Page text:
Just put this one together a couple of days ago. It is about two feet long, but less than eight inches from top to bottom, leaving out the length of the chain. The largest wood triangles are about four inches long/wide. So, even though it has some large pieces, this mobile can fit into a relatively small space with low ceilings. It throws some interesting shadows too.
I’m still exploring video and sound, while working on the technical aspects. One of the neat things about mobiles is that they generally move slowly in response to air currents or another force that sets them in motion. This slow, steady movement can have a calming influence if you give it a bit of time. I believe the music enhances the effect, but it is by no means necessary.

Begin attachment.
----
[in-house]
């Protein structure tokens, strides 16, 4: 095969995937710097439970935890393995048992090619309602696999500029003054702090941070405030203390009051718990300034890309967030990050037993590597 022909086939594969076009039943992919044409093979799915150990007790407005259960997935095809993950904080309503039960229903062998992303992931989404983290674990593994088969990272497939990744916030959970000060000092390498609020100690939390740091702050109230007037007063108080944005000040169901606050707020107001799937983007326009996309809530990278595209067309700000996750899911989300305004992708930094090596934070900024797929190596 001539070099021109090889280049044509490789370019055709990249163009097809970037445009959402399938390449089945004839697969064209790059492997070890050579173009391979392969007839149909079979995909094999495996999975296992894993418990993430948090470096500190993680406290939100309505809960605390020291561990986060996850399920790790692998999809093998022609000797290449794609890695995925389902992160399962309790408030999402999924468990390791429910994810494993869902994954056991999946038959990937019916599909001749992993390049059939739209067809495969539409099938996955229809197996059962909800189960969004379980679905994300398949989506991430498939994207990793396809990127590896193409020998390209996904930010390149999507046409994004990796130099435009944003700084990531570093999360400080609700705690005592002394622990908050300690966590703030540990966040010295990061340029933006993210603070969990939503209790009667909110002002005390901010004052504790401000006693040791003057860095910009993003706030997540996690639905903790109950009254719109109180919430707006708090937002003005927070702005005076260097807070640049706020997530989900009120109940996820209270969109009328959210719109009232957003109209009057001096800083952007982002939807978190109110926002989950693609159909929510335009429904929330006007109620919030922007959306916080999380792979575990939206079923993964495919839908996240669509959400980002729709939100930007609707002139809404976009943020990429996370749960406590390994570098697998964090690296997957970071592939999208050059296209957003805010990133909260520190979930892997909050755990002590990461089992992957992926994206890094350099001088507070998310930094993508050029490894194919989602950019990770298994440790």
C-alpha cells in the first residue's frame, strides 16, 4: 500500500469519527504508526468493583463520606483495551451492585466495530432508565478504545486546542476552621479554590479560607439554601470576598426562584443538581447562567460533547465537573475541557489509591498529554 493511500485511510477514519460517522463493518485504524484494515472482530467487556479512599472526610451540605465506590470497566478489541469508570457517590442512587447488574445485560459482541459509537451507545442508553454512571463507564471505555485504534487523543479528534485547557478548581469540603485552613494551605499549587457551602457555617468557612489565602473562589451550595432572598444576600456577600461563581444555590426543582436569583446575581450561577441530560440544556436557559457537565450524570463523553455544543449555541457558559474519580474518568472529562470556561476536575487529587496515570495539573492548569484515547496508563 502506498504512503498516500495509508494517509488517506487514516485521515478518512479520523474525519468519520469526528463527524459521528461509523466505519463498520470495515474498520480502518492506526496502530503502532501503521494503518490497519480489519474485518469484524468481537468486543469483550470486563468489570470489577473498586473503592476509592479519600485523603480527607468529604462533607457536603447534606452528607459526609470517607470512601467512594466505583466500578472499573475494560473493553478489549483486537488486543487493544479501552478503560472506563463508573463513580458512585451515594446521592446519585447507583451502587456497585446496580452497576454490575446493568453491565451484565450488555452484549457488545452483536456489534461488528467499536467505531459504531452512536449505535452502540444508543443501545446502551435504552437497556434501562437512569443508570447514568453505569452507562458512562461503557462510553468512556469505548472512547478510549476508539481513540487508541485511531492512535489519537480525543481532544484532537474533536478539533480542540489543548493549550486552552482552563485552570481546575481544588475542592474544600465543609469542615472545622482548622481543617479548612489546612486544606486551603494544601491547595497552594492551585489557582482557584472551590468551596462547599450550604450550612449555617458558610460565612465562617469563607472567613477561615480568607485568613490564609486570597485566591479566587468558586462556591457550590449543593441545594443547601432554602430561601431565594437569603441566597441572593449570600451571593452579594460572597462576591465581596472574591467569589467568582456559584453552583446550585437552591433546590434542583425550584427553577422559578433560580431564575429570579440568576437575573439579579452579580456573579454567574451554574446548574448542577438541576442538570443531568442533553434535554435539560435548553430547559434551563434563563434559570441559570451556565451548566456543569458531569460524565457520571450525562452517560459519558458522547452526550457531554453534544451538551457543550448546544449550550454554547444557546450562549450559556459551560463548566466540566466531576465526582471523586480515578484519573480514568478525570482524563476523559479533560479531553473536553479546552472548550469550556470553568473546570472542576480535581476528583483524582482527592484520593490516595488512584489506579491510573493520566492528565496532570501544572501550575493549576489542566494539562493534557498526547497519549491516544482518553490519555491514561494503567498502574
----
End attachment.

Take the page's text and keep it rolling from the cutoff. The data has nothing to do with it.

I have found it very difficult to photograph mobiles. In part, this is because they are three-dimensional, but an even bigger reason is that the way they take up space in those three dimensions constantly changes. There is no way to capture that in a single photo. Finally, there is the obvious fact that mobiles are mobile: they move. That character is completely lost with a single photo. I have a book that has photos of dozens if not hundreds of Calder’s mobiles and, as beautiful as the book is, it hardly does them justice.
So, going forward, I will be experimenting with short videos of my mobiles to see how that works as a presentation medium. And, if and when I have time, I will try to get down to the National Gallery of Art and Hirshhorn museum in DC to shoot some of Calder’s mobiles as well.
I hope you enjoy this first attempt and please feel free to leave comments and suggestions.